In 1963, when I was 10 years old, I witnessed from afar the March on Washington, the Birmingham church bombing, the assassination of President John F. Kennedy. Each of those events created an indelible mark on my psyche and made the world seem simultaneously promising and unstable. The mid 1960s brought signs of progress – the 1964 Civil Rights Act, the 1965 Voting Rights Act – but also more reasons to despair – the Vietnam War, the murder of Malcom X. Then came perhaps the most shattering year of my youth, 1968. The April murder of Dr. Martin Luther King. The June murder of Bobby Kennedy. The election of Richard Nixon in November. It seemed for much of that year that evil was not only alive and well – evil was winning.
And yet, through it all, there was a feeling that the struggle was worth it – that things were changing for the better – that blacks were finally beginning to gain traction in America. My mother was promoted to Assistant Director of Nursing at Flint’s Hurley Hospital – the first black nursing administrator in the city. My father, though precluded for most of his life from exercising the love of radio and electronics he had nurtured in the Army, had secured a job as a maintenance technician at the main U.S. Post Office branch in Flint, and had set up a basement workshop in our home where he tinkered and repaired radios and TVs for neighborhood folk. His love of electronics rubbed off on me, and by the time I reached high school I knew the shape my professional career would take. In college, I told anyone who would listen that my plan was to start my own electronics business, sell it by age 40, then spend my time “studying anthropology,” which to me meant trying to figure out how the world works and why people act as they do.
My career journey took me to General Motors Institute, then to University of Michigan, which led to AT&T Bell Laboratories, which led to the basement of my Little Silver, New Jersey, home. Twelve years after finishing high school, I embarked on an epic struggle, my grand “experiment.” I and two black co-founders left the prestige and security of the foremost research and development organization in the world, AT&T Bell Laboratories, to start a business, Telecom Analysis Systems, in my basement. Many friends and colleagues thought I was crazy, but I was on a mission – a mission to prove that, unshackled from state-sanctioned racism, empowered by the civil rights movement, educated at the finest institutions, trained at the forefront of a newly accessible industry, I could achieve something my father couldn’t realistically aspire to: create and run a successful technology business. I viewed that quest as my personal contribution to the civil rights struggle.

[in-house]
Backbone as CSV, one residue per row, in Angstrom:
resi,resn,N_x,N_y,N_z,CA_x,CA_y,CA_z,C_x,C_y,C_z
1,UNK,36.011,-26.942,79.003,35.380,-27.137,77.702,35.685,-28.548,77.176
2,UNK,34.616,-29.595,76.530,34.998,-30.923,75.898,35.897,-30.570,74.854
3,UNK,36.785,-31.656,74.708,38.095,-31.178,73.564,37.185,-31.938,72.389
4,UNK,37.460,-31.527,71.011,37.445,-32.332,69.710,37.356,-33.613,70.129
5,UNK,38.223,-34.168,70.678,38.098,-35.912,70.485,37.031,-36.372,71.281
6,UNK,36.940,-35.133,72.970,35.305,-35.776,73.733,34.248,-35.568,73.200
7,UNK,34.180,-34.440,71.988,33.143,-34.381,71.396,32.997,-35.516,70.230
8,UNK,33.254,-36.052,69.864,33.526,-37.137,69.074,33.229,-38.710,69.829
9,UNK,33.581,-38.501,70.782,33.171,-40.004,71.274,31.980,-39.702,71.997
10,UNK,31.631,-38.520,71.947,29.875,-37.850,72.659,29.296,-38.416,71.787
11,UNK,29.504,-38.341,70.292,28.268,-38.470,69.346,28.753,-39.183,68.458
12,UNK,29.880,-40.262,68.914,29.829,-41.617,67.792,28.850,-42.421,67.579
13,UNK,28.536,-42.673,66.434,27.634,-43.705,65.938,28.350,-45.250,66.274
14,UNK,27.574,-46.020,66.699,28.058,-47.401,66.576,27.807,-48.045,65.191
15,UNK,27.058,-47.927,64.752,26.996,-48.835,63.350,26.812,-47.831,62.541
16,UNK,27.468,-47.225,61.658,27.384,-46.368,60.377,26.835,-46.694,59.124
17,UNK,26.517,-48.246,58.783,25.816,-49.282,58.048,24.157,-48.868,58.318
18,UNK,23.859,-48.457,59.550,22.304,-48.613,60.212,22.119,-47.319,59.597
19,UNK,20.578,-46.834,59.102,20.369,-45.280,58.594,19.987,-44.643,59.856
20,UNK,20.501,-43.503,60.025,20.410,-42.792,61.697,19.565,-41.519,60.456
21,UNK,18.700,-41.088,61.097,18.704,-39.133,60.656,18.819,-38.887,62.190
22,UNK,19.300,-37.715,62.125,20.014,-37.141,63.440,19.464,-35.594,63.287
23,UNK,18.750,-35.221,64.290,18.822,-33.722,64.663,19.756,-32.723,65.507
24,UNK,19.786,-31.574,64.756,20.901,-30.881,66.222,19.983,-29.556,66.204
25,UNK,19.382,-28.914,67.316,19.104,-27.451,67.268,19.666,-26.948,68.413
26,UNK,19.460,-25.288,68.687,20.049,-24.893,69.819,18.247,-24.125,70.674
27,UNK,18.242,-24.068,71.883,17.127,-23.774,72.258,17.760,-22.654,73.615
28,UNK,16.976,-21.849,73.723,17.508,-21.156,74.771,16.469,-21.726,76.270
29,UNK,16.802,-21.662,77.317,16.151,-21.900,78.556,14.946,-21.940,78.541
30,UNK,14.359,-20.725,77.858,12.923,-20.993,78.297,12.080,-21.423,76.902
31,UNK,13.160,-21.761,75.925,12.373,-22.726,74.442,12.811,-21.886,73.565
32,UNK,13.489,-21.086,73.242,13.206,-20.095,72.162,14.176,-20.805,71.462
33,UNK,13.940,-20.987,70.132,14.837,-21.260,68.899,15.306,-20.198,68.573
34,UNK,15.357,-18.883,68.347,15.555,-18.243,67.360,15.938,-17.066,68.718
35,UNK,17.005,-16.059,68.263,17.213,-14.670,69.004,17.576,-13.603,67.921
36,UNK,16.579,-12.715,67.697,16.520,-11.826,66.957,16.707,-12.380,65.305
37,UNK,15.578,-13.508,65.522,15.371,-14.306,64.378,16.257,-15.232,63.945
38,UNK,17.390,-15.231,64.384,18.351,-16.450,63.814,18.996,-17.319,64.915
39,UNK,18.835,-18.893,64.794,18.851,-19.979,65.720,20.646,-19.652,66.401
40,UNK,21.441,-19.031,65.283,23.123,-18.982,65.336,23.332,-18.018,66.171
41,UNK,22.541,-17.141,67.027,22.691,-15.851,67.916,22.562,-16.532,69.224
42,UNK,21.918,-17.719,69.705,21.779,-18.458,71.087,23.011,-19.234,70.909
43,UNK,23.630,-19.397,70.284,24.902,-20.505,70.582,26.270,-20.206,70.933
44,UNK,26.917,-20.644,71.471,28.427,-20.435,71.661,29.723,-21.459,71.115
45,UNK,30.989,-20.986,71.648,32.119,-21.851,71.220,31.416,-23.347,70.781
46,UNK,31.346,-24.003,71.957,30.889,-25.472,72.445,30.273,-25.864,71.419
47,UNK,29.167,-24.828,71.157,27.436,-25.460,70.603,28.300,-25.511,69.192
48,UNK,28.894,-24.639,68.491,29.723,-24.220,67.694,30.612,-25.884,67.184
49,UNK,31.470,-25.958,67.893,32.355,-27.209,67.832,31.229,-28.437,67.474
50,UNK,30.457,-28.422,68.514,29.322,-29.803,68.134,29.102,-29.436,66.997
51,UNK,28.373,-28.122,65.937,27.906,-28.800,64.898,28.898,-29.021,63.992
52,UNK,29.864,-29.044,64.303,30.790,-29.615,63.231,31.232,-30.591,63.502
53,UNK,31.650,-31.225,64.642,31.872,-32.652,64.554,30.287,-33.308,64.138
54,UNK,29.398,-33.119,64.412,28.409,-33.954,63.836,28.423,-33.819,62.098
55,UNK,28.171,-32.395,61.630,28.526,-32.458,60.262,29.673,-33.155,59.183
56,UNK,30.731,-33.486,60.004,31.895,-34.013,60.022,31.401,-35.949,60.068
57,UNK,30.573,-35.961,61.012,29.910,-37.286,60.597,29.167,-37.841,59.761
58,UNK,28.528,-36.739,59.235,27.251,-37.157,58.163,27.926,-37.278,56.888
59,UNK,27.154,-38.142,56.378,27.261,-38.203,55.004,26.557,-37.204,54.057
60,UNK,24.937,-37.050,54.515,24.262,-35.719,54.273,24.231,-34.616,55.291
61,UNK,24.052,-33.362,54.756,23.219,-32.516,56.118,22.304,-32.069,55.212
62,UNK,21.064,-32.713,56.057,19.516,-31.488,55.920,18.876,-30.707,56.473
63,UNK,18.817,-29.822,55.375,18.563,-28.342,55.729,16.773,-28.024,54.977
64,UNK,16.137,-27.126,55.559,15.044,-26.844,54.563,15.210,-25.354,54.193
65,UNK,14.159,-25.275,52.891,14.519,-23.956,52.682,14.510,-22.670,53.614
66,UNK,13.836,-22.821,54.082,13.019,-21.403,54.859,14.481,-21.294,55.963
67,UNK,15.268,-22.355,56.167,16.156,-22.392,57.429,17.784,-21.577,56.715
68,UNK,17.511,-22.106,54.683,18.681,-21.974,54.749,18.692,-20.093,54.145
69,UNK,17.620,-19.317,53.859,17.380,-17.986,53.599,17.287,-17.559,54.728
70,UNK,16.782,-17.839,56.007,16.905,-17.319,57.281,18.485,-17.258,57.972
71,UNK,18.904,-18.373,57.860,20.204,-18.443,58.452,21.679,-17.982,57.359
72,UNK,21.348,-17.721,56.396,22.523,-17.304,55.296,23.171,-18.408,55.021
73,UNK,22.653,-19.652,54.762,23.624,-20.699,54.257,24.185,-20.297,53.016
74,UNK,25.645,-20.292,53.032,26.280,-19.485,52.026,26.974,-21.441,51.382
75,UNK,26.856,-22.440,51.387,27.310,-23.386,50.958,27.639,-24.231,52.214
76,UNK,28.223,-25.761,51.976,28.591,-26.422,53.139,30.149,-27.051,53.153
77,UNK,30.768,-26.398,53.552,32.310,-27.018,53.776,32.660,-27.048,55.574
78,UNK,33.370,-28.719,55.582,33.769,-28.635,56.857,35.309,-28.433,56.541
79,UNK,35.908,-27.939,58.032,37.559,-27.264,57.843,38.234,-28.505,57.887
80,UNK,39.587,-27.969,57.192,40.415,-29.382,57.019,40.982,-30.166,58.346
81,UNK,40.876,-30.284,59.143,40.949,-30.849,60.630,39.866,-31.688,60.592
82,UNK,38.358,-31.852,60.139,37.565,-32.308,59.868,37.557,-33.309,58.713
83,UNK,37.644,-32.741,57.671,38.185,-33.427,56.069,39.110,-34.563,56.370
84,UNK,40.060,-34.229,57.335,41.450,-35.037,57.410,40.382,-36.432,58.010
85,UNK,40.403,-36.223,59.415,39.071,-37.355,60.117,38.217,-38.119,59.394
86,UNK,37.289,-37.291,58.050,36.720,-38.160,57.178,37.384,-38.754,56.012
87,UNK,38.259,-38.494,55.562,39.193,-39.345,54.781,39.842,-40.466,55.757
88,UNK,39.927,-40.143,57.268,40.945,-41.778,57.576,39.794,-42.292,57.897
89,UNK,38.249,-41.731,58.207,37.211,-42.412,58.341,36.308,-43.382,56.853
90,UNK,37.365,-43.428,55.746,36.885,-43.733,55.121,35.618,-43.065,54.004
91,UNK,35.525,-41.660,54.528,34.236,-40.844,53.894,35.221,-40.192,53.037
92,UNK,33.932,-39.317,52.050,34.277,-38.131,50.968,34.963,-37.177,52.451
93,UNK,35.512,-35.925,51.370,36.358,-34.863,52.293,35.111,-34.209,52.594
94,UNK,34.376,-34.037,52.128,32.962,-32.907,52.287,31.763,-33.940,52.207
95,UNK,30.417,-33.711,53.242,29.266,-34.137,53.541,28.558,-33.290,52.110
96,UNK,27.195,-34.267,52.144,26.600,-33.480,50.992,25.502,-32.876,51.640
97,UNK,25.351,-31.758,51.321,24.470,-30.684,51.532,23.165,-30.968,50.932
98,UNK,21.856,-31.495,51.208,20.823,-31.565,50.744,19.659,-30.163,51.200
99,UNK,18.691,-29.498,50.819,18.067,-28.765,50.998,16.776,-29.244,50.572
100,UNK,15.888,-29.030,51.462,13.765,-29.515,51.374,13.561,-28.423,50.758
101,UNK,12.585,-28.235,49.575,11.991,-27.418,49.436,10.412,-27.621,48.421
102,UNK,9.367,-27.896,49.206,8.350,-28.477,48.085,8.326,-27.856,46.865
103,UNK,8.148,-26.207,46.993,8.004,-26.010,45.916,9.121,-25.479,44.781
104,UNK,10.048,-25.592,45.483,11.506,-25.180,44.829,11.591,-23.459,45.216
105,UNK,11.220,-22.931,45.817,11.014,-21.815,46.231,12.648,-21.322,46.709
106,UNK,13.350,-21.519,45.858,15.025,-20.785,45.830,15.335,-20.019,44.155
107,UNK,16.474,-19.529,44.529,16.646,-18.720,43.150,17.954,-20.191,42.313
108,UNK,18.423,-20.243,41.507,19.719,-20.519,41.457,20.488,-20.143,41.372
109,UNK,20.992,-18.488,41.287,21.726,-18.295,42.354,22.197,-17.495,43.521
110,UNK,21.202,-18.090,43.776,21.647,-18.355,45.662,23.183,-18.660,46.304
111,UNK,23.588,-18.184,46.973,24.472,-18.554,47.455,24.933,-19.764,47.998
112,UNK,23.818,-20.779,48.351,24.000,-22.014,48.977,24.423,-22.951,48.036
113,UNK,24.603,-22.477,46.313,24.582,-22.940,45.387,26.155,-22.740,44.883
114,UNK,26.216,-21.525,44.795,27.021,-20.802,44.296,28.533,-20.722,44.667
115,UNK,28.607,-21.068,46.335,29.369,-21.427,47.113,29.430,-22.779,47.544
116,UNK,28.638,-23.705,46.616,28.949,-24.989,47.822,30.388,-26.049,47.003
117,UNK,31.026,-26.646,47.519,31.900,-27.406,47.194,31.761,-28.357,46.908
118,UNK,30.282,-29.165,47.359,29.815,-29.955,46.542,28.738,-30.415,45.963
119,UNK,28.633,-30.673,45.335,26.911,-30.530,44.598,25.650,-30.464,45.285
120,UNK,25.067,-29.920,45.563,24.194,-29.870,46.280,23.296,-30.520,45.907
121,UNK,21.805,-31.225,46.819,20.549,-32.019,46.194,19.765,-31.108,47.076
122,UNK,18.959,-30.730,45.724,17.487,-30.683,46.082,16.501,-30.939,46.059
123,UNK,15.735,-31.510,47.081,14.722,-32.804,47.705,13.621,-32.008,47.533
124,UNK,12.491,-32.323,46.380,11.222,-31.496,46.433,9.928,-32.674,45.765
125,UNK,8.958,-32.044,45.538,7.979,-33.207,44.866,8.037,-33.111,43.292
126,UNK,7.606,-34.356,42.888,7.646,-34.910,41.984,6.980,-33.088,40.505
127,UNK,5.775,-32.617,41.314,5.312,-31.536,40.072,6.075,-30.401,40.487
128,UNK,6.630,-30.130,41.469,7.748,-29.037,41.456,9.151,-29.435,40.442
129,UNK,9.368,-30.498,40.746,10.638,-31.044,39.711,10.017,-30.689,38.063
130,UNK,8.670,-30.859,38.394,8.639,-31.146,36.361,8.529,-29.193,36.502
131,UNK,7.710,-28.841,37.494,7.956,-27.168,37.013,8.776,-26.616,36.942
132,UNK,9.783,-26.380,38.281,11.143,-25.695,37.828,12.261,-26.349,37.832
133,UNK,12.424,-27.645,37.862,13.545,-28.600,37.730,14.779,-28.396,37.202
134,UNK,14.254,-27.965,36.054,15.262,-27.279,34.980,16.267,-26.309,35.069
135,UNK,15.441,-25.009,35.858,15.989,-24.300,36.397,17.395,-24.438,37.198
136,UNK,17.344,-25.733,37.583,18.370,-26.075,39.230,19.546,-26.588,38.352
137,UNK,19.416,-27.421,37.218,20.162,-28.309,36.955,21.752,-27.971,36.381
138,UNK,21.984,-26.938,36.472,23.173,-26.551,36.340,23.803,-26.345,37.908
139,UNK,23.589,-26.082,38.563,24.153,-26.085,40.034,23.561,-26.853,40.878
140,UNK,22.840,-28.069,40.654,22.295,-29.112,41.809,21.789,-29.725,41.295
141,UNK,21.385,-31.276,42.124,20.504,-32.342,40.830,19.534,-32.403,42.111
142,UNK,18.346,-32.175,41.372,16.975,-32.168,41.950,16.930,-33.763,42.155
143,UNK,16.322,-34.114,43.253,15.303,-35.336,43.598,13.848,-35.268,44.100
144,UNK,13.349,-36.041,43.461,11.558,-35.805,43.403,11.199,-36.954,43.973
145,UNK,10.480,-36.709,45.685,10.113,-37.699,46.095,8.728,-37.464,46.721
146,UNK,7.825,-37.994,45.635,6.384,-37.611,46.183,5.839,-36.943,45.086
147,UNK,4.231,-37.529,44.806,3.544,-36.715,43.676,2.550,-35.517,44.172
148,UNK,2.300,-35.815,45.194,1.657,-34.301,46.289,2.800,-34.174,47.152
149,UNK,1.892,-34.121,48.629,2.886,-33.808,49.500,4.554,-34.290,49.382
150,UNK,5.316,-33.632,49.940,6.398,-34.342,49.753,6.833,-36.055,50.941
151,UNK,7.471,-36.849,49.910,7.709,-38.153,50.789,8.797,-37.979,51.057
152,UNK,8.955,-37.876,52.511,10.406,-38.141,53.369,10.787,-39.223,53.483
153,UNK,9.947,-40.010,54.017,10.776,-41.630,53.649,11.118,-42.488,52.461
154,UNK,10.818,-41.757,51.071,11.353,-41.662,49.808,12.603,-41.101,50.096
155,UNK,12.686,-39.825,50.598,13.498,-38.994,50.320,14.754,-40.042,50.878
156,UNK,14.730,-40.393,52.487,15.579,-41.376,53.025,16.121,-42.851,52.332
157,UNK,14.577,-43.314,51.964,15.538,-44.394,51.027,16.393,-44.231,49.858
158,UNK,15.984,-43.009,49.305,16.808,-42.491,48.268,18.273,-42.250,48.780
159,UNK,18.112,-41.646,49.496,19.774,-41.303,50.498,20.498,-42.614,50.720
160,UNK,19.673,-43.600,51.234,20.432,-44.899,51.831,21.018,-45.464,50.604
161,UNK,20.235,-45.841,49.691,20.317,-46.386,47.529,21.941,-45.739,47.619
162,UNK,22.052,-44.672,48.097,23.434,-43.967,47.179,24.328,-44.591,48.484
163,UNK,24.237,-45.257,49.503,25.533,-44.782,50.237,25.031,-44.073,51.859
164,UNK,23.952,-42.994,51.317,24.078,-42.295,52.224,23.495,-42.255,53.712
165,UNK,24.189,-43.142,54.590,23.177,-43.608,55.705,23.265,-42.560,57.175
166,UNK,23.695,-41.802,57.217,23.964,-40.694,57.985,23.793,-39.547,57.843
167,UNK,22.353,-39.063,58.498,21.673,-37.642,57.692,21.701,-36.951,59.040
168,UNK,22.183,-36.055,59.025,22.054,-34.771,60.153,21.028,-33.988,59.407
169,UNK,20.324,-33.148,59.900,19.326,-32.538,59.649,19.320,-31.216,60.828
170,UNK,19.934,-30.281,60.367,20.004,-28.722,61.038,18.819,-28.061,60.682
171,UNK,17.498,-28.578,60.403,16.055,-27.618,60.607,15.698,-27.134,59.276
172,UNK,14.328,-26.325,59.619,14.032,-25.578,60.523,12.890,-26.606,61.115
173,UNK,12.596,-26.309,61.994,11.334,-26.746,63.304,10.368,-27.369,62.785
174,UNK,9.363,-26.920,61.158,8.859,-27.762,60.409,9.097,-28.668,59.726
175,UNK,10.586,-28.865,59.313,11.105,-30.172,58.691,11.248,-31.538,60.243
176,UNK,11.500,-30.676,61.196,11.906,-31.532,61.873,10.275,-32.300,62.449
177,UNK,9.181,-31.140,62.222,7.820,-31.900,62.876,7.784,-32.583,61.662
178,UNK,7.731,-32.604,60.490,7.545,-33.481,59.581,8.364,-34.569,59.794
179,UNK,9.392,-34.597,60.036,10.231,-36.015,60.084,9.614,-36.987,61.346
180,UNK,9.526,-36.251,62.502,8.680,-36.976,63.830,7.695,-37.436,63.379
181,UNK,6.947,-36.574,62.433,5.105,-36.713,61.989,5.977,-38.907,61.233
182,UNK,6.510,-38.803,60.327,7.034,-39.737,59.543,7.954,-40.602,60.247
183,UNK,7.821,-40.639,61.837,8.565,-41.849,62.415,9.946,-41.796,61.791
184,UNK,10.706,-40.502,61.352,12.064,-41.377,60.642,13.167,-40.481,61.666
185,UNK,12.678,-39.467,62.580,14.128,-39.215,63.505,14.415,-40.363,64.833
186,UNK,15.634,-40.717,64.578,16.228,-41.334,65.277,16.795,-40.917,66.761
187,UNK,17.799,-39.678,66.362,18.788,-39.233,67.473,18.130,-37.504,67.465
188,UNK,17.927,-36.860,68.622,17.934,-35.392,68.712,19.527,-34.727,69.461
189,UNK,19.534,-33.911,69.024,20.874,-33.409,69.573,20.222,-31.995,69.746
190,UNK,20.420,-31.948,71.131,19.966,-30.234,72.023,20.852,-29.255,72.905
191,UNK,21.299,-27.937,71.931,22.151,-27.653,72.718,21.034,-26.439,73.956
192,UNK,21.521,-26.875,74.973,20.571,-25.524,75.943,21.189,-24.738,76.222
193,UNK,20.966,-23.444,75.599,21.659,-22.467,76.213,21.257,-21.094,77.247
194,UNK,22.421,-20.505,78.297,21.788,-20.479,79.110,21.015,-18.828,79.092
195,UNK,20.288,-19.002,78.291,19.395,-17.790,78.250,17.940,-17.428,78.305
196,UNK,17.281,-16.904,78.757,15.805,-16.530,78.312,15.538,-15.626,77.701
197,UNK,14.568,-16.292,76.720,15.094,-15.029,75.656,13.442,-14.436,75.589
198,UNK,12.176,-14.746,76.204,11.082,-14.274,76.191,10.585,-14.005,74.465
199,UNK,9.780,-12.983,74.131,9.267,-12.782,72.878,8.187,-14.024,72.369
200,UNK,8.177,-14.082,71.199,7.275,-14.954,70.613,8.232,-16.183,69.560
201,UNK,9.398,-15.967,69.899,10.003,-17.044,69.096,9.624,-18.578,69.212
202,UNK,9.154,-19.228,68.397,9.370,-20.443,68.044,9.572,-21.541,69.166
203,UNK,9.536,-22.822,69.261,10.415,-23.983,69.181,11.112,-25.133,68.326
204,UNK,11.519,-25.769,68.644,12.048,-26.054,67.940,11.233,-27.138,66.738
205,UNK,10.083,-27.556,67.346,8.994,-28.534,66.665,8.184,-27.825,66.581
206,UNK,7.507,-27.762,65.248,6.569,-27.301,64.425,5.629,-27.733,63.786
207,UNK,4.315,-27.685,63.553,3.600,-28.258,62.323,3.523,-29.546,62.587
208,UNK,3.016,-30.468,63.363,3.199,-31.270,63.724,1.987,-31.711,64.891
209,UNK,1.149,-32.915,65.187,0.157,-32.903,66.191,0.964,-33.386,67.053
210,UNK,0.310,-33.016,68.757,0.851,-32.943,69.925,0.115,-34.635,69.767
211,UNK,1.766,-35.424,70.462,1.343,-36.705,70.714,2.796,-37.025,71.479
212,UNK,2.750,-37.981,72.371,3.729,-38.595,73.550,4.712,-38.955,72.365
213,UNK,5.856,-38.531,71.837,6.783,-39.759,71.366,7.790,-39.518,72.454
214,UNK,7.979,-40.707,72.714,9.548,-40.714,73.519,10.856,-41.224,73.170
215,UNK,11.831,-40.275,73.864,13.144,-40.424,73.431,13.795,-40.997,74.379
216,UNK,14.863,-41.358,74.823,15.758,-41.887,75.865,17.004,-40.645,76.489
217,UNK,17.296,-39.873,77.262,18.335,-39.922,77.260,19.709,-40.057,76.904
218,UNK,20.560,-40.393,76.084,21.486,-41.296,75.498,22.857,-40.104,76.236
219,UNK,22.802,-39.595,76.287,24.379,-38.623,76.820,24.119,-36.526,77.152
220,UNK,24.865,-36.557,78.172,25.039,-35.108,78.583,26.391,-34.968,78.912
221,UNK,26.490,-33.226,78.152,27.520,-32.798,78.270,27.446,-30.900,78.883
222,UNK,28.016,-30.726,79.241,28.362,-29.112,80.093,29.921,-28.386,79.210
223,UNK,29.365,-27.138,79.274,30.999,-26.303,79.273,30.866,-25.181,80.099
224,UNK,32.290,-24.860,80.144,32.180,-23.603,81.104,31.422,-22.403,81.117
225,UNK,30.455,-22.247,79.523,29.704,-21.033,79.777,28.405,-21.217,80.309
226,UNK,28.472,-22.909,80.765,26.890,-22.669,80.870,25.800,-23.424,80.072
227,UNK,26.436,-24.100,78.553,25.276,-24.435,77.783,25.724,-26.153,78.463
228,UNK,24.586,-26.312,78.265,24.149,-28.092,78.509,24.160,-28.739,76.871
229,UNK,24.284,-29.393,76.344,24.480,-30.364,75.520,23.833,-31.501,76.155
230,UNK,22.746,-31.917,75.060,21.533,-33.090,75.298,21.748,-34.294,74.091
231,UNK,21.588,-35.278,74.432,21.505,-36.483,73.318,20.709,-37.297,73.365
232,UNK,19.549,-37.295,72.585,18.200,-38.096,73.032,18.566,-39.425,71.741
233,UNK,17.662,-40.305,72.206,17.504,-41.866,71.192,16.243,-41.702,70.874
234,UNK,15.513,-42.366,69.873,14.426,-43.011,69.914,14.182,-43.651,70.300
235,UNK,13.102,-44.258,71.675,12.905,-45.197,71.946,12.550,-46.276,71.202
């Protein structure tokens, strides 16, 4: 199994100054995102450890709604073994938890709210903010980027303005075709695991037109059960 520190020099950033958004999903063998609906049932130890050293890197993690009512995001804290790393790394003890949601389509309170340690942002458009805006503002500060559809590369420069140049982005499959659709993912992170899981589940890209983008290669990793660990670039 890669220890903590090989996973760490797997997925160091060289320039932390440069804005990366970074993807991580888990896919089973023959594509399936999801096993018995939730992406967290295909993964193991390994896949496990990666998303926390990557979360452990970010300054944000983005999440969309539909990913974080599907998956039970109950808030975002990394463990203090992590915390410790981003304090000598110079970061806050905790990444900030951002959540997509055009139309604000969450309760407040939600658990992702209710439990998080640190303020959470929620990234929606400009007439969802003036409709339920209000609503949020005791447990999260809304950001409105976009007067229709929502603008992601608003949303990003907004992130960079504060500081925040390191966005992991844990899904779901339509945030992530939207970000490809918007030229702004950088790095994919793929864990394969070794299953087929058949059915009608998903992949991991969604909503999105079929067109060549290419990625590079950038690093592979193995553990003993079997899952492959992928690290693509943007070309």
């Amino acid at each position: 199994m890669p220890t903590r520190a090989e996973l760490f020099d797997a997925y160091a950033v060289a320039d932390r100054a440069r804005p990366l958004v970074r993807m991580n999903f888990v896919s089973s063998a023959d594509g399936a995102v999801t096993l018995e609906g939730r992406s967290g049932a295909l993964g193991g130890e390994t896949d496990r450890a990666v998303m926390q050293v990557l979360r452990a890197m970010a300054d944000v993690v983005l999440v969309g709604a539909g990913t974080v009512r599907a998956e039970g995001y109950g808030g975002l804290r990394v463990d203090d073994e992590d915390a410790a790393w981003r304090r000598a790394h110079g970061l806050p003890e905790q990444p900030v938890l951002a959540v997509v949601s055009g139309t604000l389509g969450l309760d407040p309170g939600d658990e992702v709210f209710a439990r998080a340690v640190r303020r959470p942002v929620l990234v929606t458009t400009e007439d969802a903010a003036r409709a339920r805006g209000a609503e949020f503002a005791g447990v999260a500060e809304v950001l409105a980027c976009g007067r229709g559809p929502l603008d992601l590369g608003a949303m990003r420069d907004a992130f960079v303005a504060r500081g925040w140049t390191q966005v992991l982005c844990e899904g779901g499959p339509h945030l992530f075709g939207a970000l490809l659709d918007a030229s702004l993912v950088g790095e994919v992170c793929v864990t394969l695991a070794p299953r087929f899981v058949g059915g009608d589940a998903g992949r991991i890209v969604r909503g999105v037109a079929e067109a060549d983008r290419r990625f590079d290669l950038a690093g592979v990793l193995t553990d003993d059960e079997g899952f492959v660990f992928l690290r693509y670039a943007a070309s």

The business I started, Telecom Analysis Systems (TAS), was a success. The journey was unbelievably difficult, yet incredibly enlightening and financially rewarding. Twelve years after our basement beginnings, my co-founders and I sold TAS to a U.K. based company for $30 million. At 42 years old, I was two years behind the schedule I had set for myself. The experiment was complete, and I was more than ready to begin my “anthropology studies.”
Shortly after leaving the company I started, I served as volunteer board president and then director of a tiny after school education program in Red Bank, New Jersey. In a matter of weeks, I went from running a global multi-million dollar telecommunications business to serving after-school snacks to grade school kids. I found the experience invigorating and enlightening. I learned firsthand why so many black and brown kids were doing poorly in the local schools. I started a community-based education advocacy organization to address the causes. Over time, my community colleagues and I brought about seismic positive changes in the local education system. We made a difference, and we learned a lot.
And so began 25 years – a quarter century! – spent carrying out my self-directed, self-funded “anthropology studies.” In 2007, I returned to Michigan from New Jersey to spend more time with my aging mom. In 2012, I began teaching entrepreneurship courses at The University of Michigan. In 2014, I started the Urban Entrepreneurship Initiative to empower entrepreneurs to improve the quality of life in urban communities, including the once thriving but now devastated cities of Flint and Detroit.
Growing up in Flint, Michigan during its glory days, at the height of the civil rights movement; starting a black-owned technology company in my basement and building it into a significant global player; engaging with communities in New Jersey and Michigan to attempt to understand and solve some of their most vexing problems; these experiences have given me the “anthropology education” I have sought since high school. At last I understand how a good portion of the world works: businesses, community organizations, cities, individual people. My new mission is to share that understanding with others to incite debate, action, and solutions. The need is urgent, the time is now. My hope is that, together, we can do what the high school student in nearly all of us wants to do: make the world better.